Personal Message:
I hope you can read this!

A washingtonpost.com article:
Cuba's Spring

AYEAR AGO Cuba's Communist government cracked down on nonviolent dissidents, independent journalists, human rights activists, librarians and teachers. Within weeks, 75 of them were in prison, sentenced to terms ranging from 6 to 28 years after one-day closed trials. Carried out while the world's attention was focused on the war in Iraq, this was President Fidel Castro's attempt to destroy a pro-democracy civil society that had been peacefully emerging. A year later, the bad news is that those 75 political prisoners are still locked away, in many cases under inhumane conditions. The worse news is that Mr. Castro has gotten away with his crime: He has set back the cause of freedom in Cuba, and suffered few consequences.

True, the Bush administration reacted to the arrests last year by tightening some sanctions on Cuba -- cheap toughness from an administration eager to please the Cuban exile community in Florida. But Congress sent the opposite message, voting to end enforcement of a travel ban. The European Union adopted some token sanctions. But European trade and tourists continue to provide the hard currency that props up Mr. Castro's regime. More help has come from Venezuela's Hugo Chavez, a Castro wannabe who supplies his mentor with oil on sweetheart terms. Irresponsible populists elsewhere in Latin America, such as Argentina's Nestor Kirchner, have courted the dictator; when the Argentine foreign minister visited Havana, he declined to meet with spouses of the imprisoned democrats.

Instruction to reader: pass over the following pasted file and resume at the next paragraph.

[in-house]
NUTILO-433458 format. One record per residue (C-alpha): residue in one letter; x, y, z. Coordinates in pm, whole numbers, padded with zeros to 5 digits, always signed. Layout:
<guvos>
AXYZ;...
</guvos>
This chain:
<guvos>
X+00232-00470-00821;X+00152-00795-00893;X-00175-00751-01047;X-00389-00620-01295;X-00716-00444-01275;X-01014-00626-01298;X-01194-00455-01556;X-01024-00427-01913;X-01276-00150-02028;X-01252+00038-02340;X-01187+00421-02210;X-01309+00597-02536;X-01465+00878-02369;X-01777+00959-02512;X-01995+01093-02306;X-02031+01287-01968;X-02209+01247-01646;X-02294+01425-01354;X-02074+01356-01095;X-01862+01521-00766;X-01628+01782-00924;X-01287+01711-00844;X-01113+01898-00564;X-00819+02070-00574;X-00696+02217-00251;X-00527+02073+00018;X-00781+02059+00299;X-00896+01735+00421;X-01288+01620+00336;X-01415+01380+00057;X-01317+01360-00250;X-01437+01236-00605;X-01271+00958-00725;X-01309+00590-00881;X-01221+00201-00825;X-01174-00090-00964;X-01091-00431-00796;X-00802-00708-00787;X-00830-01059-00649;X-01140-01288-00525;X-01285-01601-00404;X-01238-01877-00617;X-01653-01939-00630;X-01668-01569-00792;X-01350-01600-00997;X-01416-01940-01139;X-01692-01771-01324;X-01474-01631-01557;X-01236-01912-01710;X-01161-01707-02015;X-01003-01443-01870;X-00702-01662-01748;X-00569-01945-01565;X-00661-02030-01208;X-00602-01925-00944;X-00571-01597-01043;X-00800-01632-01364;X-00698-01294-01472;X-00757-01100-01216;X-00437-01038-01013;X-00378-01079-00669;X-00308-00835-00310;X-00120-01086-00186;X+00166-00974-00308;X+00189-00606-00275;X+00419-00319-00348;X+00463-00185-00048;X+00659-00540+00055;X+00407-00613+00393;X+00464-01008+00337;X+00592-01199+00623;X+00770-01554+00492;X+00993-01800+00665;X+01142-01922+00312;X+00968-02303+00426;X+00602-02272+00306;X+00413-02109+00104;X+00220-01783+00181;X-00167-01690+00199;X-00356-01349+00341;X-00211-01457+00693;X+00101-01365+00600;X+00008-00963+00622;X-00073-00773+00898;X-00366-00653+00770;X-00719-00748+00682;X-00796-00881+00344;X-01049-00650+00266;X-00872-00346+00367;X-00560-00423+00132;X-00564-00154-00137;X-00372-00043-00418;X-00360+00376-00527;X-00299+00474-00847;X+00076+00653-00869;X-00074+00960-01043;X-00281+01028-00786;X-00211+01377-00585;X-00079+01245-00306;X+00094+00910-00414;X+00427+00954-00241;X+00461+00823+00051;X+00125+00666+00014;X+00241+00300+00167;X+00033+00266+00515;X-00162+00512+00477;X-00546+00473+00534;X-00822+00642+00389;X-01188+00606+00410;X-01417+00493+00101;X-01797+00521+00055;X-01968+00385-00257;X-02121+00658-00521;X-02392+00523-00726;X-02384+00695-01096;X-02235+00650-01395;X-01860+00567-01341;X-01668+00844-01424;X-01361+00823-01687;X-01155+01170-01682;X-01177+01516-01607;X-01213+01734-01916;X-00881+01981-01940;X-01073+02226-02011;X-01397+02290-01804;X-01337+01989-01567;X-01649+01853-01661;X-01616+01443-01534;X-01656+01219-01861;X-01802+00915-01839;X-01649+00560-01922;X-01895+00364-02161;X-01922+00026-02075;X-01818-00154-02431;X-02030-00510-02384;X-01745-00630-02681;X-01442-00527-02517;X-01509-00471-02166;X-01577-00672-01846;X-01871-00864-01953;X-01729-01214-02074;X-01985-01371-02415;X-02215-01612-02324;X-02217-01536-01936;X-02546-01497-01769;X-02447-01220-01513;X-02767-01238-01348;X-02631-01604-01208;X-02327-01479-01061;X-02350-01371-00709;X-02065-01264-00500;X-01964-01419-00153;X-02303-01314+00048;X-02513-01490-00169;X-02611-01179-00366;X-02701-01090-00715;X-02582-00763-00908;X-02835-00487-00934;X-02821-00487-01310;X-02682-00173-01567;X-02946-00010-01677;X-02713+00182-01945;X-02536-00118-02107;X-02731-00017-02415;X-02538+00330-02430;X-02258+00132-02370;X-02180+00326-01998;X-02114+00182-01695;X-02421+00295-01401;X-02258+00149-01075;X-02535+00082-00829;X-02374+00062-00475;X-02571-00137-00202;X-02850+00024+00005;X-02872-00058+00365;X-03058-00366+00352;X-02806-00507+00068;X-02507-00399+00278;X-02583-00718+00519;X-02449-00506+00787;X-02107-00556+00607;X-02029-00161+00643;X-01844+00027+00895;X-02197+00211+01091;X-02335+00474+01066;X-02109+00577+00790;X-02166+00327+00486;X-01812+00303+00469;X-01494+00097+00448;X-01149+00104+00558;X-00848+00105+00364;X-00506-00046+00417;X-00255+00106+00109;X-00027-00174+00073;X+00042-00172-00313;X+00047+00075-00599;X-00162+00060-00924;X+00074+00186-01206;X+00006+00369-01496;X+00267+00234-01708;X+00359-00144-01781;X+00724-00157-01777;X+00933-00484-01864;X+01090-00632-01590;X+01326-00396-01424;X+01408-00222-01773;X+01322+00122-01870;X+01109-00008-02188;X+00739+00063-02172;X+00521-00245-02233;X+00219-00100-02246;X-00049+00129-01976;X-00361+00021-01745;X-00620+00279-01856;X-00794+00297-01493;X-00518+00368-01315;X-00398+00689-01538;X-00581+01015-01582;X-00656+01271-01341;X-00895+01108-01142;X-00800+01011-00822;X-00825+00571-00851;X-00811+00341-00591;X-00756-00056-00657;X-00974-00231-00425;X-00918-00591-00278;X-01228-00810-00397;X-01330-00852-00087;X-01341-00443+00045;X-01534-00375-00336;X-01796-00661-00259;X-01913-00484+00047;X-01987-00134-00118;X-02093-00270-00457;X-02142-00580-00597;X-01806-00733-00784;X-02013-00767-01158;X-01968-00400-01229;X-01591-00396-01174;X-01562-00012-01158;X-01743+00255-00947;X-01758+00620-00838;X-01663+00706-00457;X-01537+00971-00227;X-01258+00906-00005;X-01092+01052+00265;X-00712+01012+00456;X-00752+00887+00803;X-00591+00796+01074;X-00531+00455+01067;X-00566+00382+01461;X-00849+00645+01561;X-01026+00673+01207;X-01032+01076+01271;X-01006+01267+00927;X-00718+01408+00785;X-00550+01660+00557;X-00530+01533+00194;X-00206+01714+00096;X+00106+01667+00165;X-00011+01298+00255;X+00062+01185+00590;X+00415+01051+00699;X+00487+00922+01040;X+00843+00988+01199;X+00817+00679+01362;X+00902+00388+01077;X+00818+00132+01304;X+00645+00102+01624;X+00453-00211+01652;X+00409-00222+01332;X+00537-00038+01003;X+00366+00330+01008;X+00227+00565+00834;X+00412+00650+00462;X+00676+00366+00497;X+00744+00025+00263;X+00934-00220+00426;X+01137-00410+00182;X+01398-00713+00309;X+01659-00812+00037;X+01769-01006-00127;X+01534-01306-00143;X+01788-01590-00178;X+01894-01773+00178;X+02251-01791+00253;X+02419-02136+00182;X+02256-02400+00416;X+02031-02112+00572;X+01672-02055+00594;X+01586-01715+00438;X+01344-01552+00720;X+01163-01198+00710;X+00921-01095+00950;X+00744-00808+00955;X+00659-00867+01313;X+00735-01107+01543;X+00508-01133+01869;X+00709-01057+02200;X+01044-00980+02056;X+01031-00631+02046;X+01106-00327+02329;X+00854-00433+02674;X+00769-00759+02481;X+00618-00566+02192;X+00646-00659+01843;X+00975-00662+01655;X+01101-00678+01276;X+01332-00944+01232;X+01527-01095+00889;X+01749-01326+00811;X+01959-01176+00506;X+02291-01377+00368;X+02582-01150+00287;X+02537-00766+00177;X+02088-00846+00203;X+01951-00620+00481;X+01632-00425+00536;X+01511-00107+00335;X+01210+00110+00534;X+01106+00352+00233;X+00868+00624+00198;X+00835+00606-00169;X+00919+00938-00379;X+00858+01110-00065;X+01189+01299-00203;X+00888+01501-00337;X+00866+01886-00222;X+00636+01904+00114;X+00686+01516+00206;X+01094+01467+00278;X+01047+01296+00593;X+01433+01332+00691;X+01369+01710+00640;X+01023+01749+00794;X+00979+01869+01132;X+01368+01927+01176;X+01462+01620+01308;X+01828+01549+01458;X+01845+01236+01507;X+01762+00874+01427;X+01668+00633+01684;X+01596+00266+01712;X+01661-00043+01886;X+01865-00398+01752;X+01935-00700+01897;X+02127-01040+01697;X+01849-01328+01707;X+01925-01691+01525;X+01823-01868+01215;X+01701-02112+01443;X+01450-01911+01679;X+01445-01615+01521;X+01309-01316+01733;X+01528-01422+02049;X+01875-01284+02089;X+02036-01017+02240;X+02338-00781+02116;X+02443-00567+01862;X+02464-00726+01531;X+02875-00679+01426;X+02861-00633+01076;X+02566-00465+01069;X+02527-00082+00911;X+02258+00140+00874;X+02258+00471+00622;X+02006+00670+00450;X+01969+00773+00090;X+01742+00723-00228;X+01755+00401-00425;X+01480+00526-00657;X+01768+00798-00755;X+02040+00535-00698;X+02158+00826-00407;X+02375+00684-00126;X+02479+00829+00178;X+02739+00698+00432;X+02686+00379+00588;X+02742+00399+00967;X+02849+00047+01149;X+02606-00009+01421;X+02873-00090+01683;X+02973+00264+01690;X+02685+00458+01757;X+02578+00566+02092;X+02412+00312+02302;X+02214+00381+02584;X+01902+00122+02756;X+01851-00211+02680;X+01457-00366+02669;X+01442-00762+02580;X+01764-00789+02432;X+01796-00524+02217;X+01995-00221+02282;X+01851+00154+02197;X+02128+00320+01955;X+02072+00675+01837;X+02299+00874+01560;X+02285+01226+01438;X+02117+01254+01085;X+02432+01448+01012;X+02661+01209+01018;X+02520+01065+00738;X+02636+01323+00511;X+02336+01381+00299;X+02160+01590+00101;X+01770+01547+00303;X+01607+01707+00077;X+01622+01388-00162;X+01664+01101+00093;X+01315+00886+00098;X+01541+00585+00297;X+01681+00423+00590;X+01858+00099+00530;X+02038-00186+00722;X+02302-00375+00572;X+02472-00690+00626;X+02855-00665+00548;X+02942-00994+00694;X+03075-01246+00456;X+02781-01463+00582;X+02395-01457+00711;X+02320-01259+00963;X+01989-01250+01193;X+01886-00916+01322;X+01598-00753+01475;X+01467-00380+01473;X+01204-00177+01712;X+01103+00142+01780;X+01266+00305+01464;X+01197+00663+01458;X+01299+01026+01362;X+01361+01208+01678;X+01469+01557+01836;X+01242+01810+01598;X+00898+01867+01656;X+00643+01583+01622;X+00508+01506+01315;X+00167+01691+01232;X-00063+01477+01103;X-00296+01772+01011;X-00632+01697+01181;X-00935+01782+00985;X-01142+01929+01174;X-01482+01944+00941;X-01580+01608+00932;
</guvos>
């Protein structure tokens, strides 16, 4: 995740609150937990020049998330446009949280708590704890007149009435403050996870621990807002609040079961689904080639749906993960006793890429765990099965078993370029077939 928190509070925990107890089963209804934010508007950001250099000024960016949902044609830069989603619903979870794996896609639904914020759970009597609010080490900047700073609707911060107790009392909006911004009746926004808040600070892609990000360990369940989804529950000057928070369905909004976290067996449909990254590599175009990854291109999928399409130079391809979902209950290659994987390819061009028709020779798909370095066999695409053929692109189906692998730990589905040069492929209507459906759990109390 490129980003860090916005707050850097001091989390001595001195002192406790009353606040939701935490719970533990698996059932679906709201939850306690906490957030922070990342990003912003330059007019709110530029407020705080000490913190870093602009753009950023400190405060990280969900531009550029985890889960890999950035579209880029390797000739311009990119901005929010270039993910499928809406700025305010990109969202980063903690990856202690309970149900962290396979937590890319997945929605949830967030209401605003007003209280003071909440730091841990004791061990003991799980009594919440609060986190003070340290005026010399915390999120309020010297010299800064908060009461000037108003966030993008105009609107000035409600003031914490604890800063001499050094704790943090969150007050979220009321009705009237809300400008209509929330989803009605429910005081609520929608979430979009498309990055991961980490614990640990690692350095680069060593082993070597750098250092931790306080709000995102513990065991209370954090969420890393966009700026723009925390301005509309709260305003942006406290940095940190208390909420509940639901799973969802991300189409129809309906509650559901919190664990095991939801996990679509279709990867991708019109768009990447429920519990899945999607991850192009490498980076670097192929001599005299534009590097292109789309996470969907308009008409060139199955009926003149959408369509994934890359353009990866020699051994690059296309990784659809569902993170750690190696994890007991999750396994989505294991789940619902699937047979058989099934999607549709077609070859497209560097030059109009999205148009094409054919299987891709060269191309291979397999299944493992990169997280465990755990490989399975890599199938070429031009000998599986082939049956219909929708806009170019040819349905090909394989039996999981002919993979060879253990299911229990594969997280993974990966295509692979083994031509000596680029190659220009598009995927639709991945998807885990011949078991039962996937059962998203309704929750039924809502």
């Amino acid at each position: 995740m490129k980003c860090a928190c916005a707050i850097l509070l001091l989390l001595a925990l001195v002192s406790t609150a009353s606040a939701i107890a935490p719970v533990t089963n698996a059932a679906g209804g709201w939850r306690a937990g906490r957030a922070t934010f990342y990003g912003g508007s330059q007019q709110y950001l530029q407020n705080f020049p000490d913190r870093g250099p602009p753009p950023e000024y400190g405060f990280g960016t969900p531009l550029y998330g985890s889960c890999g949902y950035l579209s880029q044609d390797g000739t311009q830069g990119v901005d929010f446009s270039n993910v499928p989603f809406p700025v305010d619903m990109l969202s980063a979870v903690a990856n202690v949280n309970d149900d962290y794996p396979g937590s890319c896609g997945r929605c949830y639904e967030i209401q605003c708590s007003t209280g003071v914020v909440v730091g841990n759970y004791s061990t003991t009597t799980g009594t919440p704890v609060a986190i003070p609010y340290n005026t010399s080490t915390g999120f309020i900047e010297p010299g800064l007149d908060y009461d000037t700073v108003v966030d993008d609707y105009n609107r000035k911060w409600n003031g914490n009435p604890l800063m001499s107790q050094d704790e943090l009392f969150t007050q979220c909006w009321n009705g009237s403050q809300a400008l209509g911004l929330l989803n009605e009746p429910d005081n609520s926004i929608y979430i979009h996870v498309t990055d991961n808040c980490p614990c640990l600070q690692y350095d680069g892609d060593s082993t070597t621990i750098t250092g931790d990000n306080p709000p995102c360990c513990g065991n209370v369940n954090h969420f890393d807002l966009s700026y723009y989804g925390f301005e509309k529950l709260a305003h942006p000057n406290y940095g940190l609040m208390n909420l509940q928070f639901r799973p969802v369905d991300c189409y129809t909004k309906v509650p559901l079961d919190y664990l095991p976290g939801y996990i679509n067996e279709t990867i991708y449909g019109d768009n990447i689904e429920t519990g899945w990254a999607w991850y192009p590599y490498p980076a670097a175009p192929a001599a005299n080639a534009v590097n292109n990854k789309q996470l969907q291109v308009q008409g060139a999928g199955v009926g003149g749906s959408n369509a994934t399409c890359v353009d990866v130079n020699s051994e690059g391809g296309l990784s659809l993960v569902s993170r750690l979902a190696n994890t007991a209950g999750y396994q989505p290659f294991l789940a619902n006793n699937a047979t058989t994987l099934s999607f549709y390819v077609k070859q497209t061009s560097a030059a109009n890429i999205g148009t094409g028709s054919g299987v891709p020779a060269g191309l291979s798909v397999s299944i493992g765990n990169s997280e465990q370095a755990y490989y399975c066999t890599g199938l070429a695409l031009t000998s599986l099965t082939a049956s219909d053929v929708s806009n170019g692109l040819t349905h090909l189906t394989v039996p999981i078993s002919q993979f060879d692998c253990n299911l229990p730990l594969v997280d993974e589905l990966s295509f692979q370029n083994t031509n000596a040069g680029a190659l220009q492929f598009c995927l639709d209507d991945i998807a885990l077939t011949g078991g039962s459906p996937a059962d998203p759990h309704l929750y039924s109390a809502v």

Those spouses have carried on their own brave campaign to report on the cruel conditions in the prisons, despite harassment and threats from the regime. According to a letter released last week by seven international human rights groups, "many of the imprisoned, such as economists Oscar Espinosa Chepe and Marta Beatriz Roque, are not receiving adequate medical care for conditions that, in some cases, have developed during incarceration and are life-threatening. Others, like Dr. Oscar Elias Biscet, have been held in solitary confinement for months, denied family visits and access to sunlight."

One of Cuba's foremost dissidents, Oswaldo Paya, who was not arrested, released his own letter last week and said he and his followers are still pursuing the Varela Project, a petition demanding a referendum on democracy and human rights that has attracted more than 25,000 signatures. "They suffer, and their families and friends suffer with them," Mr. Paya said of the prisoners. "But they have not given up, and we will not give up. . . . From the darkness of their cells, they are proclaiming the Cuban Spring, which is the hope of all people." The failure of the international community to hold Mr. Castro accountable for his crimes against some of Cuba's best writers, journalists and teachers means that that spring probably will not arrive this year. But even Mr. Castro, feebly clinging to his failed ideology at age 77, must know in his heart that it is coming.


My reply:

Thanks. I did read it, and many other articles like it.

Here's an article written almost a year prior to the crackdown in which